In the beginning of the positive assessment sequence, the professional advises and reminds the client about the importance of brushing her teeth daily. The client responds by accepting the given advice and expresses that she will try to act accordingly (Turn 2). The professional continues by giving a second round of advice regarding how to operate an electronic toothbrush (Turn 3), and as a response the client again emphasizes that she is trying to remember to keep the electric toothbrush plugged in to charge (Turn 4). The professional treats the client’s response as “good news” and something worth strengthening via extended a positive assessment: “All right, that’s already a lot” (Turn 5). The client agrees with this evaluation by saying “yes”. It can be assumed that successful mental health work based on RIM relies on “trying” clients who are ready to make an effort to improve their well-being and coping. “Trying” can be interpreted as a culturally valued characteristic. It indicates that the person wants to do things that are widely culturally accepted as “right”, yet s/he is not always capable to carry them out. During the home visits, the floating support service professionals support and direct the clients in many ways regarding personal hygiene, clothing, nutrition, eating habits, and exercise. Thus, taking care of oneself is a central element in the “recovery in” process.
• Behaving in A Normal Way in the Community
In the next example, a female client and a professional are discussing the client’s impulsive and manic behavior, and its effects on the surrounding community.
PROFESSIONAL: In what kind of condition have you been, all things considered?
CLIENT: Pretty good.
PROFESSIONAL: As there have been changes in medication and in other things?
CLIENT: Yes, I haven’t been talking any rude things and I have not been ringing anyone’s doorbell.
PROFESSIONAL: So, you have been behaving very wisely, yeah?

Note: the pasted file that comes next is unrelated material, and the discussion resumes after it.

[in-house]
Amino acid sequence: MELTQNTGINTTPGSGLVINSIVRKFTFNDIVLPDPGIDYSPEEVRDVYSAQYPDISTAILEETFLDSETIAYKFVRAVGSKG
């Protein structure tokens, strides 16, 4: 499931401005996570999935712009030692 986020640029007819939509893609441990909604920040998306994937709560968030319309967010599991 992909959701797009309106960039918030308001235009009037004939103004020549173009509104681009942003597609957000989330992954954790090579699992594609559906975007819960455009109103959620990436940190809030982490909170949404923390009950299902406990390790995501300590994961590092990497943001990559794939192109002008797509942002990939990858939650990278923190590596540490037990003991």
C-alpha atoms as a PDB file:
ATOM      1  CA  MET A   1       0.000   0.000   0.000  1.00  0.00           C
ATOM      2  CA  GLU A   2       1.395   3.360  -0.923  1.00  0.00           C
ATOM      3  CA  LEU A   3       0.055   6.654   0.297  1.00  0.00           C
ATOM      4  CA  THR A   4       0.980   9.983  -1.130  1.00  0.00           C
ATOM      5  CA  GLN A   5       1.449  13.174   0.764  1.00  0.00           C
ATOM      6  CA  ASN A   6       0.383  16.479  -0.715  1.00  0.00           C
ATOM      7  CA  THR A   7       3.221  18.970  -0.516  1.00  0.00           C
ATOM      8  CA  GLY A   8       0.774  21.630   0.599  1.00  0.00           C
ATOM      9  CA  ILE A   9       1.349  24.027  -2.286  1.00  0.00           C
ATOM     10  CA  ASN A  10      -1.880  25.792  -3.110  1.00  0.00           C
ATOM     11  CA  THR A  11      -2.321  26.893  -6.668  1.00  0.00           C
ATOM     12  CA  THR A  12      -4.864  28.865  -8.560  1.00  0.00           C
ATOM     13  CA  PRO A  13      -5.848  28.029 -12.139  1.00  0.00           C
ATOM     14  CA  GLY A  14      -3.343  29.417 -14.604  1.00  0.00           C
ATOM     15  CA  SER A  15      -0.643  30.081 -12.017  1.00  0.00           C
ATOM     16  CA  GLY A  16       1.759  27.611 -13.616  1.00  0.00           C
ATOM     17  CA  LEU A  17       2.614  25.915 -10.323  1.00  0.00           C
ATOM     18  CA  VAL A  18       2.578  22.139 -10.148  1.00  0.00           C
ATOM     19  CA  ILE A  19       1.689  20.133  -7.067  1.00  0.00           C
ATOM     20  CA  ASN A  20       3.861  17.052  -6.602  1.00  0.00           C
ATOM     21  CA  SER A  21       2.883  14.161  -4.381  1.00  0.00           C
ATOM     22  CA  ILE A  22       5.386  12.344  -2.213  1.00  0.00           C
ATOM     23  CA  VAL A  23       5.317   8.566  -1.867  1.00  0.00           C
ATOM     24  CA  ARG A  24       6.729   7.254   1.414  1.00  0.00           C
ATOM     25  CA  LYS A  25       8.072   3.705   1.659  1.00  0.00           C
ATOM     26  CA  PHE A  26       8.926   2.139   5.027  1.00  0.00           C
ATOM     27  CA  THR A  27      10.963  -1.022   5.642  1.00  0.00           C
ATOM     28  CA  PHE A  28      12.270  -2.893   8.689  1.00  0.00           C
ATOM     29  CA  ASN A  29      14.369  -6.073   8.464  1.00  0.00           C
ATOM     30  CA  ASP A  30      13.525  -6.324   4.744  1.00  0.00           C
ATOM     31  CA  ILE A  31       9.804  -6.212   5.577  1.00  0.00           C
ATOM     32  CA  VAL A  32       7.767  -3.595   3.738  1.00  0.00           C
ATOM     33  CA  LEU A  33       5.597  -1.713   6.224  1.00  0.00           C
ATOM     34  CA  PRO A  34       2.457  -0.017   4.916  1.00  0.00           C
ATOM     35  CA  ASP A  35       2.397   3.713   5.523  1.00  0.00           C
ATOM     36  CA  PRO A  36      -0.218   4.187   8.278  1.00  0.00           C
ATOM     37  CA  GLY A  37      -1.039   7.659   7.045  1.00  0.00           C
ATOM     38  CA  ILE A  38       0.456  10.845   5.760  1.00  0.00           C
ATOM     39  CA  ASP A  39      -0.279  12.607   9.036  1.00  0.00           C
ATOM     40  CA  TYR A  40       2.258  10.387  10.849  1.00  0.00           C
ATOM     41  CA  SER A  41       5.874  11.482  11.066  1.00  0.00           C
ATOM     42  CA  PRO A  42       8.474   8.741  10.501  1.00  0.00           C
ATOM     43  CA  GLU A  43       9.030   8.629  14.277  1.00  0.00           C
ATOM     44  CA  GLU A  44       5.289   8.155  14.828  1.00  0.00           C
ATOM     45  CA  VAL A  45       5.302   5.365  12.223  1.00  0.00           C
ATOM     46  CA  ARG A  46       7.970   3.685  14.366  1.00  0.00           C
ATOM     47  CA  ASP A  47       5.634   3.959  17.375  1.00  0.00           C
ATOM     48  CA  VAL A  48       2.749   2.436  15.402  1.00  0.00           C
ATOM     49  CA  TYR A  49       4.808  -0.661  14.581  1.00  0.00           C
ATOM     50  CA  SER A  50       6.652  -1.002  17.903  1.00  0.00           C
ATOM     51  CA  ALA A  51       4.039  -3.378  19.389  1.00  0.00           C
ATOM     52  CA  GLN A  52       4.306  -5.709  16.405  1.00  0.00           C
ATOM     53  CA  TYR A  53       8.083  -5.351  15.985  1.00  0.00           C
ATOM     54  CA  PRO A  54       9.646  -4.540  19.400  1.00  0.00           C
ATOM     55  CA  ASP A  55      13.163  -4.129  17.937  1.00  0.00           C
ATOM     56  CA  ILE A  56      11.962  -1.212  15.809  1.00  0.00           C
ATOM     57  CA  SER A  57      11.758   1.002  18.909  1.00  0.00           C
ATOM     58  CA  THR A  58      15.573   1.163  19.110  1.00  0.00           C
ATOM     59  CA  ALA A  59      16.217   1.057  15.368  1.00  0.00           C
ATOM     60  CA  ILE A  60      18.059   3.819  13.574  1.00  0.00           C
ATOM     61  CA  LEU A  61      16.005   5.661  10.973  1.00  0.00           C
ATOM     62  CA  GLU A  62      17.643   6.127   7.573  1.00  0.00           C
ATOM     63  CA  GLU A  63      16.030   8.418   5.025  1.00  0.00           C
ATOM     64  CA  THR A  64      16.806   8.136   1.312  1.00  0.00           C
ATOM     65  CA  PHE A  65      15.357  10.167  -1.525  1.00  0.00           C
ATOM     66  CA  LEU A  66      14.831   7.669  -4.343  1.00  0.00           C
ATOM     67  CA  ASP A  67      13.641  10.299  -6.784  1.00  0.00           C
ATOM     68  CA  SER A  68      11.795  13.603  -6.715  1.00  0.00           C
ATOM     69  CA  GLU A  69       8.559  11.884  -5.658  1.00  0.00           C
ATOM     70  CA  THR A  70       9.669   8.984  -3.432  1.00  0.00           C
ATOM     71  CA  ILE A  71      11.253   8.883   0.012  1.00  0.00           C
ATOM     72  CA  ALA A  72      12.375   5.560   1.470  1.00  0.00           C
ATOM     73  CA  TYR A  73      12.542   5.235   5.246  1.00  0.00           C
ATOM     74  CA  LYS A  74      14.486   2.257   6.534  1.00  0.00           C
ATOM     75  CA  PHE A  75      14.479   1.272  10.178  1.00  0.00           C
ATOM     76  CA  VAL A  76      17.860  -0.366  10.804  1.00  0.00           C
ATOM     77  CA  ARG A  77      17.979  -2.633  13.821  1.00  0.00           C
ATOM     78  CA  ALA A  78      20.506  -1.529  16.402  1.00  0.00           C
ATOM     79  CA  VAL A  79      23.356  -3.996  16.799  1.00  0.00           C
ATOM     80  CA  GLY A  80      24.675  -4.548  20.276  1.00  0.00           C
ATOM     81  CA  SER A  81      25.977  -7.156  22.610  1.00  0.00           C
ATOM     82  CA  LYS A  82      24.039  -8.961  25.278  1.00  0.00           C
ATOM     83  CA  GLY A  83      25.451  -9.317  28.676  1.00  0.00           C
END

CLIENT: I still sang sometimes on the balcony. I apologize if someone hears.
PROFESSIONAL: Yes, it easily resounds, if you sing loudly because here is so much those high-rise apartment buildings.
The positive assessment sequence starts with a question from the professional addressing the client’s current condition. The client disclosures that she has been feeling ”pretty good” (Turn 2) and how this can be observed from changes in her behavior (Turn 4). The professional interprets the client’s description of her current state as “good news” and responds with an extended positive assessment: “So, you have been behaving very wisely, yeah”. Interestingly, the client responds by “confessing” that the positive behavior change has not been total and she apologizes for her possible disturbing behavior (Turn 6) as a ”good” and ”normal” community member should do. One crucial element of RIM is to support the clients to act in relation to other community members and close ones as is seen acceptable and normal. In this way, RIM-based orientation aims to ease the client’s integration to the community.
3.2.2. Encouraging Right Kind of Personal Growth
• Doing Life Planning
In the next example, a male client and a professional are discussing plans for the approaching summer. The client currently studies at a Bible academy for four hours per day. He is wondering whether or not it would be too demanding for him to simultaneously continue his studies and to have a summer job.
PROFESSIONAL: Yes, so there would probably be a possibility, let’s say to be a camp leader.
CLIENT: Mm, and then also the Lutheran church has these summer camps where they always need staff for the summer. And then there was, the city also had something (a work offer), I can’t now remember what it was, but something I should know how to do.
PROFESSIONAL: Yes. But you already have experience as you have been going to for example a center or what was there where you were arranging those group activities and everything like that, so yes, for sure you have competences. But then of course according to your strengths it is important that you do not take too large a task for yourself.